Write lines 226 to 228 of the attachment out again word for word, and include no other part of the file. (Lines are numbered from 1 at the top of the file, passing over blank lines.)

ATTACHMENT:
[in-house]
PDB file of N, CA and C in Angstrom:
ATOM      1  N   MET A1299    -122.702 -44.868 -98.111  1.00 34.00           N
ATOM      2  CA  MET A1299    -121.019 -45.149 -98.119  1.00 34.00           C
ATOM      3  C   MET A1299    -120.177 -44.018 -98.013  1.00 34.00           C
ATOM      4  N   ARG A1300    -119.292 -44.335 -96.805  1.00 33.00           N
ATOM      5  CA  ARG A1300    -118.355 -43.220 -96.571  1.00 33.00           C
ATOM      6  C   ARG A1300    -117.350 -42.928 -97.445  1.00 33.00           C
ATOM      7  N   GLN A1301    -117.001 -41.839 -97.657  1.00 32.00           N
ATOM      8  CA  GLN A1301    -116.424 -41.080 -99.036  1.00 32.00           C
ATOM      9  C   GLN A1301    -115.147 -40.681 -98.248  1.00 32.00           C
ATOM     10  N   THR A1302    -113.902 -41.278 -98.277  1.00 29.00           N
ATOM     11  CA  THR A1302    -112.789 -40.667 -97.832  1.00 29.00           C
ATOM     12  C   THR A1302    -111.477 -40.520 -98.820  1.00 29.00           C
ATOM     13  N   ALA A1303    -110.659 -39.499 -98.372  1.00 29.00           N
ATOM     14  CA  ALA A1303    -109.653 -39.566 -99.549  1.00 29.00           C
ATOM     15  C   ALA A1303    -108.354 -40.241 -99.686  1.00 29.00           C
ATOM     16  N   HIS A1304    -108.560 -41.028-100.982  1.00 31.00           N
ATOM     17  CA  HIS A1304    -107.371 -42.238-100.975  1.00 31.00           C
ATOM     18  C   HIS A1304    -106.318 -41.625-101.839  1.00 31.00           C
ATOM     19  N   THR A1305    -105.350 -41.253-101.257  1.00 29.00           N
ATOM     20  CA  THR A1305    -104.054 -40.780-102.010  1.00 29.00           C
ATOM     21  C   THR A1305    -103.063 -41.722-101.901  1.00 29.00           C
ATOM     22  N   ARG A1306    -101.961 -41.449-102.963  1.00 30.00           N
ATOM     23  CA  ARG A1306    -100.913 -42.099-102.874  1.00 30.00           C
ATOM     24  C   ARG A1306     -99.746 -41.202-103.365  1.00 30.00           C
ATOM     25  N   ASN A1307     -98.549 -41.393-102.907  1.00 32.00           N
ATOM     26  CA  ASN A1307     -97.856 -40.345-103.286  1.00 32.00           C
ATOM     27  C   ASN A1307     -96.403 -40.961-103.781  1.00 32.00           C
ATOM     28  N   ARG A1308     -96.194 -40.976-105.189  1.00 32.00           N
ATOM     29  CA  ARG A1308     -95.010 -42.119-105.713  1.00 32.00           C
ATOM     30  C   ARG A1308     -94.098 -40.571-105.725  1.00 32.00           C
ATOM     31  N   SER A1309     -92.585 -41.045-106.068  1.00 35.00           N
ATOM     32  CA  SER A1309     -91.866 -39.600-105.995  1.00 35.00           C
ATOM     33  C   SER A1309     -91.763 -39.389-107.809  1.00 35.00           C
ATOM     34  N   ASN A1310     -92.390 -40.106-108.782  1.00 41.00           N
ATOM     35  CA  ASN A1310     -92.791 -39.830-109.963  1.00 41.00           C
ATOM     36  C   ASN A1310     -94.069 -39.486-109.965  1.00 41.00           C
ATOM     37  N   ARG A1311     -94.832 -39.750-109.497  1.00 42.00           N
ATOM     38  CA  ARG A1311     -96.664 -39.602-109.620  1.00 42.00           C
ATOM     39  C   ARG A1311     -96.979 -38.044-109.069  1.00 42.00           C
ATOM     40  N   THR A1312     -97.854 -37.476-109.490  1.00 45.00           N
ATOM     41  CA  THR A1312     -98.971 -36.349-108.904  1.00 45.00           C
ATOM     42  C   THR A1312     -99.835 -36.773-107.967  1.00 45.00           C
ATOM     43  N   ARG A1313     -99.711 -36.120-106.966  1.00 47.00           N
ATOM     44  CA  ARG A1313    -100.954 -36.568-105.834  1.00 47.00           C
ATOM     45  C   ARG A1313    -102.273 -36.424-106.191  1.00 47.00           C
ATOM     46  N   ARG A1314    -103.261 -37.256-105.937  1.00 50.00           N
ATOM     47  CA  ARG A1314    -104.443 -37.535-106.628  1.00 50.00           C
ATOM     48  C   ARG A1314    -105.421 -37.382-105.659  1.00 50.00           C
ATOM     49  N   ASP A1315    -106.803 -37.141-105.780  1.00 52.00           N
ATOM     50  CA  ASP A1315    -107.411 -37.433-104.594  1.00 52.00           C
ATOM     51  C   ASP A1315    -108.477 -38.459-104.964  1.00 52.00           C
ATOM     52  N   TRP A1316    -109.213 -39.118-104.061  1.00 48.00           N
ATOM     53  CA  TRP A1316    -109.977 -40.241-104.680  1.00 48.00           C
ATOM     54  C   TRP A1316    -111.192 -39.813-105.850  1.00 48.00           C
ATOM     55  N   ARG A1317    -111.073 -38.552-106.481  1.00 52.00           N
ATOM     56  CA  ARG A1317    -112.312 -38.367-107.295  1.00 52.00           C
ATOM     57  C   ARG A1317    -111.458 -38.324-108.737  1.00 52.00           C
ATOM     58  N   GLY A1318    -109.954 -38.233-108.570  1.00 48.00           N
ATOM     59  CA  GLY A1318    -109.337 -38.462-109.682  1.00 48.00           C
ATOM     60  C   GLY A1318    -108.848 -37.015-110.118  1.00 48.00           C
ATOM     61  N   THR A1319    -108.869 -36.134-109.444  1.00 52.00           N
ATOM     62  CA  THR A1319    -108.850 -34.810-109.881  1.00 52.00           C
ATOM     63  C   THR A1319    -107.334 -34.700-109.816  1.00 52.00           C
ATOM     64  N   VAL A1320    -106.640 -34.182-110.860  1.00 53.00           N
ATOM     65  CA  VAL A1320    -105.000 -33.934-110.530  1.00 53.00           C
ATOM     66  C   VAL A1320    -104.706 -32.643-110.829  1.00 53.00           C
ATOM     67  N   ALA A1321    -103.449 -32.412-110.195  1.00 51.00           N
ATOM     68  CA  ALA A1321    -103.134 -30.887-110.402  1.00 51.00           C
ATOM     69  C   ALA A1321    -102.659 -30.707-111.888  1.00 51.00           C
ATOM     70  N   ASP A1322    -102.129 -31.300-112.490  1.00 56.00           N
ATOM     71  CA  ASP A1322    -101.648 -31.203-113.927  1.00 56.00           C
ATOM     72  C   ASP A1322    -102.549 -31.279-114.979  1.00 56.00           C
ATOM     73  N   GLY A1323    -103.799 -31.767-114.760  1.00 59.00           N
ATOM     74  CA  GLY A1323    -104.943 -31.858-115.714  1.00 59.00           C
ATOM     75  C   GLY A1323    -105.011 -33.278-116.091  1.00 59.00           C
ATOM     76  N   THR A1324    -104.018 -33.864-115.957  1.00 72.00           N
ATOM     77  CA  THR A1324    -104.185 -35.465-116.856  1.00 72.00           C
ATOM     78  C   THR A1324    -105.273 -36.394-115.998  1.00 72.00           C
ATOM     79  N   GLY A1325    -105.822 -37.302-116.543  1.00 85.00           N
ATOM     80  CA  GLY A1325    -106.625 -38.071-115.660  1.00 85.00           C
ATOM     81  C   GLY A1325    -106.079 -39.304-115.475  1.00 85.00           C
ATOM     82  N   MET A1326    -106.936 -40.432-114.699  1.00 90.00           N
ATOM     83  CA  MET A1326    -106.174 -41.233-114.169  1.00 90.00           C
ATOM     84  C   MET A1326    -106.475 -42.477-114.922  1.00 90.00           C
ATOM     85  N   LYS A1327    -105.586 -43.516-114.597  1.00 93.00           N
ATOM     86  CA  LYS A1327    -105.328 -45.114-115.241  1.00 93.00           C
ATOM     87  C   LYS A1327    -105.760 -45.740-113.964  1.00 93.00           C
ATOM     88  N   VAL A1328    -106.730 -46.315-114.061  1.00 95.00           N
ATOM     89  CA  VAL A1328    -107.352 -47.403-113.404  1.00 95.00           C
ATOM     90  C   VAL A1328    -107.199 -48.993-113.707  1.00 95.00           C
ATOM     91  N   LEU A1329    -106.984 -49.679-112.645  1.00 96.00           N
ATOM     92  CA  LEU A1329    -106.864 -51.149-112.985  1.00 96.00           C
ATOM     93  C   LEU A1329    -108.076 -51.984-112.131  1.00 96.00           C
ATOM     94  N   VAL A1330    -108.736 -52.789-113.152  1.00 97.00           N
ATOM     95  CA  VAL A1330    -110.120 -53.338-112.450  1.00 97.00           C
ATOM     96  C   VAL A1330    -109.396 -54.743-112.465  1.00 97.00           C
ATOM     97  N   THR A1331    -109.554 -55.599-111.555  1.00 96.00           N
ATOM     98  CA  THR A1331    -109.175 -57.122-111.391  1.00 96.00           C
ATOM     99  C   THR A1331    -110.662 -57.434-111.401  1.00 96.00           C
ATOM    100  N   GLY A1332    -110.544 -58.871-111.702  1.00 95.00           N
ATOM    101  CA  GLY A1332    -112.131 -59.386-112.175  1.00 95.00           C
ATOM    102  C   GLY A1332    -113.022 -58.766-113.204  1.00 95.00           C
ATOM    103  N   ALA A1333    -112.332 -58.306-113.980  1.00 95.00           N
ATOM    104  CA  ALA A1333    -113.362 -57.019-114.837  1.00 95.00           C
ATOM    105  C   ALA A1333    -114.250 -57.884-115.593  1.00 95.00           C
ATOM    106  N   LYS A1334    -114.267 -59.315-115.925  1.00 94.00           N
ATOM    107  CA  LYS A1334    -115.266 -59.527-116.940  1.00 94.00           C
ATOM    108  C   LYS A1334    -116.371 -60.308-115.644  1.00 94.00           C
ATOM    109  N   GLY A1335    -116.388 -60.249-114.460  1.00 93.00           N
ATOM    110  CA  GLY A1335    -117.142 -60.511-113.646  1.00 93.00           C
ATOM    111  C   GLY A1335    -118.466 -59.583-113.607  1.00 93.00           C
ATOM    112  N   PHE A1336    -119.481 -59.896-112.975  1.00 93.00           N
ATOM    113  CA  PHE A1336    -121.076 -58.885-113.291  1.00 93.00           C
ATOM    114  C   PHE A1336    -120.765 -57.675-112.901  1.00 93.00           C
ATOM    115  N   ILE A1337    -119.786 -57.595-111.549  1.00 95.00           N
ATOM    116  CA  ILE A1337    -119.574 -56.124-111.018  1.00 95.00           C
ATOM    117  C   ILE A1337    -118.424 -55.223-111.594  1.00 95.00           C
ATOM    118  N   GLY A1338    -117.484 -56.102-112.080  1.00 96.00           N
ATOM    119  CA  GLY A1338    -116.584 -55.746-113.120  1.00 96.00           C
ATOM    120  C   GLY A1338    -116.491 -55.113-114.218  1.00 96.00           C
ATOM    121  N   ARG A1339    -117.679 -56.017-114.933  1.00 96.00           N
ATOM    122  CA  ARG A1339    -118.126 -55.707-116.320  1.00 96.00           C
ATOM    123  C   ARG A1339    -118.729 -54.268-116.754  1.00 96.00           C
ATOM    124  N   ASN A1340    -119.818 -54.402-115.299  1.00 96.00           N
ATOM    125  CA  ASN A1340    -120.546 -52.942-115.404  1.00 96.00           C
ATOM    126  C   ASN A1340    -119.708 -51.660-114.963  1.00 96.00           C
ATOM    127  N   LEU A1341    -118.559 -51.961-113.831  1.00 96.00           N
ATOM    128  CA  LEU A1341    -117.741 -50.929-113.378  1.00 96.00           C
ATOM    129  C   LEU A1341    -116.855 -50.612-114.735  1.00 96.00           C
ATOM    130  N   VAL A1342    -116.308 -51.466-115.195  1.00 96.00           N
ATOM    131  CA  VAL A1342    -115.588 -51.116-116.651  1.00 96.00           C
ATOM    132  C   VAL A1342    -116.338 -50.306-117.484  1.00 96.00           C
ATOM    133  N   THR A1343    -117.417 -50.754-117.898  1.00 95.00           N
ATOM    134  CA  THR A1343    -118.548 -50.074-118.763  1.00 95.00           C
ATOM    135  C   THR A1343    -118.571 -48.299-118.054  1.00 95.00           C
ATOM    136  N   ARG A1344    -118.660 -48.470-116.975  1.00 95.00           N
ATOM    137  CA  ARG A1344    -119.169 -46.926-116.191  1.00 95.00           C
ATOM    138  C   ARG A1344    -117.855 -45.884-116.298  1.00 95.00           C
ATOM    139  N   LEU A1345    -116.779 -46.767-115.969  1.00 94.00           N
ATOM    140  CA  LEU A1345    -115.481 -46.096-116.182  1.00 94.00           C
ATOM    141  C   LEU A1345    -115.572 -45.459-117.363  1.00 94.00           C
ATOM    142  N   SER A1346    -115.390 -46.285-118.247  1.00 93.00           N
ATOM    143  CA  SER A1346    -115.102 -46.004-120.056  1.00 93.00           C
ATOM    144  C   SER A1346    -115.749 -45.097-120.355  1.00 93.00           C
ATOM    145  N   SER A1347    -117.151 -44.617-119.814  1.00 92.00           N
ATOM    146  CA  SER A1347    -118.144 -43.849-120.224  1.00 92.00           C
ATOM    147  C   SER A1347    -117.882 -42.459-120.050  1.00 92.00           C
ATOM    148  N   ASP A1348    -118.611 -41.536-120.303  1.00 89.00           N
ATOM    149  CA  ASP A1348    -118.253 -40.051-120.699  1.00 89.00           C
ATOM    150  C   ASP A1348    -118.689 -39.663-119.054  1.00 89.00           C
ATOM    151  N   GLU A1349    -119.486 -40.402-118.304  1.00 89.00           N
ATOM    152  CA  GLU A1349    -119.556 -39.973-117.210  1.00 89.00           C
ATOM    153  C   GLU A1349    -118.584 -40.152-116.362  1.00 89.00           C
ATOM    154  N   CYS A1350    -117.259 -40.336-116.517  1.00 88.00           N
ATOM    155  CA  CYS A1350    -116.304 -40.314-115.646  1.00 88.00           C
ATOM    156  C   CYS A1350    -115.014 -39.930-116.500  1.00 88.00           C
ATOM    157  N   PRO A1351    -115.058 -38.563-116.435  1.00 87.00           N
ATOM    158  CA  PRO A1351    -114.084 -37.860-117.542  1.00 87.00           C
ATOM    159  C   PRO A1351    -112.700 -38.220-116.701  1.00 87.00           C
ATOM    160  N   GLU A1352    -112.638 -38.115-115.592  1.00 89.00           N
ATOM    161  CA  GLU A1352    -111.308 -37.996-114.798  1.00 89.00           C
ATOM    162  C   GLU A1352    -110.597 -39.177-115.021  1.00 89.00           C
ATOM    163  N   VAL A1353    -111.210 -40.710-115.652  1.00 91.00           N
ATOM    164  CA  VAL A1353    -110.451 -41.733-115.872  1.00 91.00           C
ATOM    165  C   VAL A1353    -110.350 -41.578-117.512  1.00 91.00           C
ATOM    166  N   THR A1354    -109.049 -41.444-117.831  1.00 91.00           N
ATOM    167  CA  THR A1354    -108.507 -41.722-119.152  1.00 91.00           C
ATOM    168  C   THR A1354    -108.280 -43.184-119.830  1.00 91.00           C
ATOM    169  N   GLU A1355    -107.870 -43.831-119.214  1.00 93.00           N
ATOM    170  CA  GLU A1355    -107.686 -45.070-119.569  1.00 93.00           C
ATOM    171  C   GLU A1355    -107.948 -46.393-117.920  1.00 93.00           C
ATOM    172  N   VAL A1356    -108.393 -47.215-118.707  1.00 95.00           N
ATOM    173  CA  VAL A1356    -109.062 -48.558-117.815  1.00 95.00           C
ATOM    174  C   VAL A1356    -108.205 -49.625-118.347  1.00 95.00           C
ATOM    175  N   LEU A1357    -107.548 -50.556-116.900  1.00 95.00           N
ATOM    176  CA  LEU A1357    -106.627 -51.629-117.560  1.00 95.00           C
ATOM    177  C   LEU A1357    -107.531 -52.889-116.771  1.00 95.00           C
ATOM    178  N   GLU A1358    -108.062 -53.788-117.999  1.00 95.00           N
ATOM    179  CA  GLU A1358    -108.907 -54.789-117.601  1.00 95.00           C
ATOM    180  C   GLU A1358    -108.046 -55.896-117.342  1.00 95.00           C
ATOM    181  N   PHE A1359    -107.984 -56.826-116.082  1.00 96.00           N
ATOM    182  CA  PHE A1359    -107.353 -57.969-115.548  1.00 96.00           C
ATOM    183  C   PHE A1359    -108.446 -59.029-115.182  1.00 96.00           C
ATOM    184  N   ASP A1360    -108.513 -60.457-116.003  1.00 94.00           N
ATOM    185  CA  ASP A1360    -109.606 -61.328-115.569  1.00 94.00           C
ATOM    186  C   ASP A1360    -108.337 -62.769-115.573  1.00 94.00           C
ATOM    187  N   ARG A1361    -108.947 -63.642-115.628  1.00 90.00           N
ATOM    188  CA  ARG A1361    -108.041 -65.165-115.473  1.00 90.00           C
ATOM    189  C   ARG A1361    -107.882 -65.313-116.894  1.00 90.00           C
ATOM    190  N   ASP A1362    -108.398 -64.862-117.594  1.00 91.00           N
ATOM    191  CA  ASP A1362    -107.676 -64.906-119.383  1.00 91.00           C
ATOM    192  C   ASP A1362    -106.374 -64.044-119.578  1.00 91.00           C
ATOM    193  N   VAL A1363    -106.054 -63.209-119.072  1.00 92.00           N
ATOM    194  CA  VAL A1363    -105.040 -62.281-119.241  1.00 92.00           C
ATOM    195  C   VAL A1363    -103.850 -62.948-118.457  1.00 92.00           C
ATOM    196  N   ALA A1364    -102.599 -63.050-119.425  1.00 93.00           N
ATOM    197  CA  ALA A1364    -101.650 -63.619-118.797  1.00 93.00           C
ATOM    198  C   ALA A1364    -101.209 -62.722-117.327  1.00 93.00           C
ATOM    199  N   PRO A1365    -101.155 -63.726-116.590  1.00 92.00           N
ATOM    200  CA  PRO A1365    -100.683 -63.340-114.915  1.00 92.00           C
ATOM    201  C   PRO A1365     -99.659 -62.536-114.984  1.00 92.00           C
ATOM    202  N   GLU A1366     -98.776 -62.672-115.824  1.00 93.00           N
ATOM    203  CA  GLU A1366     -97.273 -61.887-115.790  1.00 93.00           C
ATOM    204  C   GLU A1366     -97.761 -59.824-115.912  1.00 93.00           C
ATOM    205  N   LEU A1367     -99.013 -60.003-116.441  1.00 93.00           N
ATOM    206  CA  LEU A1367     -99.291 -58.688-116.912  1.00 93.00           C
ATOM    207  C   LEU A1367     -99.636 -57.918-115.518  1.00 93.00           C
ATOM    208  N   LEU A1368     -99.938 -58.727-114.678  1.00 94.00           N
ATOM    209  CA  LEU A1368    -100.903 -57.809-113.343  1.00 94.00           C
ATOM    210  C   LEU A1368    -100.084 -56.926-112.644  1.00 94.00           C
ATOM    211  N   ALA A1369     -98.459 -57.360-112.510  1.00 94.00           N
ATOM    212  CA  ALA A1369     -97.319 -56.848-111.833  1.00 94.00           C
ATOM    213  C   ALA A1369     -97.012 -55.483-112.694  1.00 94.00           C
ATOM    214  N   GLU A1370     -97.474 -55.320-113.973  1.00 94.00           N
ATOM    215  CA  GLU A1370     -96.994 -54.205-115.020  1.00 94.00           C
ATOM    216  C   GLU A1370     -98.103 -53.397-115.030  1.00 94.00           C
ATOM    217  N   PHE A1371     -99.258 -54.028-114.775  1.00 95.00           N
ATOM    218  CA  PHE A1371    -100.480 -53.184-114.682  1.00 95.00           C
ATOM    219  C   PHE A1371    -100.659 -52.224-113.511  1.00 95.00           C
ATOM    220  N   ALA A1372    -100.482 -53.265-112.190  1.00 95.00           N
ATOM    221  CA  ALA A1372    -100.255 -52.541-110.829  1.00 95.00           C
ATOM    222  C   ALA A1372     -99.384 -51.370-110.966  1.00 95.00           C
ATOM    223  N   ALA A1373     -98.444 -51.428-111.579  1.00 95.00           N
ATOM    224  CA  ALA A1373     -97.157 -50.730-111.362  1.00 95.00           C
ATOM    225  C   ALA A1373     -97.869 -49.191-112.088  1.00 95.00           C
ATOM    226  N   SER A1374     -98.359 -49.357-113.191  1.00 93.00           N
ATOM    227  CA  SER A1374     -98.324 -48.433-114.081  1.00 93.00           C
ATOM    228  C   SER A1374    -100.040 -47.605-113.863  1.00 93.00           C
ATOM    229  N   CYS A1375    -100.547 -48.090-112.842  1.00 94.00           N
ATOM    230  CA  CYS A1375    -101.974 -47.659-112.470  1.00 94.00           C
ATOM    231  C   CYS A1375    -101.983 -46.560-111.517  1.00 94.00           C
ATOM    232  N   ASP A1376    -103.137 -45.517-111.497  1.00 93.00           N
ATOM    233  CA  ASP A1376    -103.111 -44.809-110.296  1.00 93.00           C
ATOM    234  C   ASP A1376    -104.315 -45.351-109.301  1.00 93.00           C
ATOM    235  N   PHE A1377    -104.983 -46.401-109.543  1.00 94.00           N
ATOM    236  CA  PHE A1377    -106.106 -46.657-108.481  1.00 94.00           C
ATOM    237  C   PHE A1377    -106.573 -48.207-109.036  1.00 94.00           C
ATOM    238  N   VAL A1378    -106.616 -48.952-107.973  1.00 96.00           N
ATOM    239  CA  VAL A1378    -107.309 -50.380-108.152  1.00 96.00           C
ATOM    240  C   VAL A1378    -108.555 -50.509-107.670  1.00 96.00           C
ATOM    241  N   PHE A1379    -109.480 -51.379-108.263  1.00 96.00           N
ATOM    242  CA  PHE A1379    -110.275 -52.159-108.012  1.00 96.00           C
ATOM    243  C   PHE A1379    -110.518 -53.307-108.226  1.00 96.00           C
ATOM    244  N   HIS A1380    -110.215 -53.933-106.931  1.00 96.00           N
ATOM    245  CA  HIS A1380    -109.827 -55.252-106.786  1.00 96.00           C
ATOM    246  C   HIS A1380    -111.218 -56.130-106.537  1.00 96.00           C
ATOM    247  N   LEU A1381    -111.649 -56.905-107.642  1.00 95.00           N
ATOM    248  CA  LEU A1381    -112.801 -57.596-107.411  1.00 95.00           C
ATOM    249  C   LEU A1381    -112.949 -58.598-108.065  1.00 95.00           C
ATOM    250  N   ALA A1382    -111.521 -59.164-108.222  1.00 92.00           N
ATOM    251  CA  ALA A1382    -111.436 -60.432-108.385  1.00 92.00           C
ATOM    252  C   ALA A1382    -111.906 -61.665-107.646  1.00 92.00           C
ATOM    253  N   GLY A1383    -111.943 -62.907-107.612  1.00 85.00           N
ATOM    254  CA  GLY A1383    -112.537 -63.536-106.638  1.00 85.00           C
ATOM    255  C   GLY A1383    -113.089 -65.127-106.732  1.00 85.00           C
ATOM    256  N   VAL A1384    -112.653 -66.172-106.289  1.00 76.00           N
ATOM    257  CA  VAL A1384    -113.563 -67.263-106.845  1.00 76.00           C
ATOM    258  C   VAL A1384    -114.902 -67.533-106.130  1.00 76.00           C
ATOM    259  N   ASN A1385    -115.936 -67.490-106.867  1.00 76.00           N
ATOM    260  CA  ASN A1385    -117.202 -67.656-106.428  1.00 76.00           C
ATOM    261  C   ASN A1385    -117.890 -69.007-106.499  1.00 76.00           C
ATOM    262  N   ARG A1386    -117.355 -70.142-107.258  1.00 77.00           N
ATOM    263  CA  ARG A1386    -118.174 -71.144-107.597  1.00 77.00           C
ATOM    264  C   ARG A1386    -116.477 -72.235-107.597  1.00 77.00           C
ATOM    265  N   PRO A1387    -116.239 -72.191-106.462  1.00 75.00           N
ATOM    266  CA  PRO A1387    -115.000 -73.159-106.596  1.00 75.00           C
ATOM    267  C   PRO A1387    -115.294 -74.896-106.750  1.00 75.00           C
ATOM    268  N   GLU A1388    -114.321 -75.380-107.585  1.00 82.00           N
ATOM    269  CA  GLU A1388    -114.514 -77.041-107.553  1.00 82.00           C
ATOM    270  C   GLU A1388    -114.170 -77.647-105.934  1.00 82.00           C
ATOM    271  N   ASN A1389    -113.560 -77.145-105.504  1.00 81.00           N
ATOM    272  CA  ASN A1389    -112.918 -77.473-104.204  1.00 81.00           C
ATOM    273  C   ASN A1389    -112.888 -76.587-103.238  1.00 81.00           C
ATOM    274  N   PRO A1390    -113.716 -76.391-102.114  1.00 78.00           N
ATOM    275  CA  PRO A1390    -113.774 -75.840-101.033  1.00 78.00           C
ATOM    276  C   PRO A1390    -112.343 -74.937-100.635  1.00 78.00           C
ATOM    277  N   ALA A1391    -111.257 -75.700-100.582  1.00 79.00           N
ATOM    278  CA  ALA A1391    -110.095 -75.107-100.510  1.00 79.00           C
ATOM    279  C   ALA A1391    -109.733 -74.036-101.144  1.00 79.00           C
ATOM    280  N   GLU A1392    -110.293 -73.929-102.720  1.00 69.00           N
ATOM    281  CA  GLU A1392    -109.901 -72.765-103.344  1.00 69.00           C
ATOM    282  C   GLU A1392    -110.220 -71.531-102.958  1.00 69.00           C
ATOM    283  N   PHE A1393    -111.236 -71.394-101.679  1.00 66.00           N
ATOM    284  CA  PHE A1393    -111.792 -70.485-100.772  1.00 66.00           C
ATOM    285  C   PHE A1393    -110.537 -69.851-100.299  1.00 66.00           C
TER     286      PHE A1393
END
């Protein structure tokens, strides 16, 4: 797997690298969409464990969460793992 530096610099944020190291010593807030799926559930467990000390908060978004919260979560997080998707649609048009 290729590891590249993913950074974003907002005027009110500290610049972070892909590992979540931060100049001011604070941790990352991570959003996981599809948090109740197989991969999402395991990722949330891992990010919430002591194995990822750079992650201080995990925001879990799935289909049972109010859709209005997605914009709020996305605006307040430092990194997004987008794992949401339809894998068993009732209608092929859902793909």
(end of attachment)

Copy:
ATOM    224  CA  ALA A1373     -97.157 -50.730-111.362  1.00 95.00           C
ATOM    225  C   ALA A1373     -97.869 -49.191-112.088  1.00 95.00           C
ATOM    226  N   SER A1374     -98.359 -49.357-113.191  1.00 93.00           N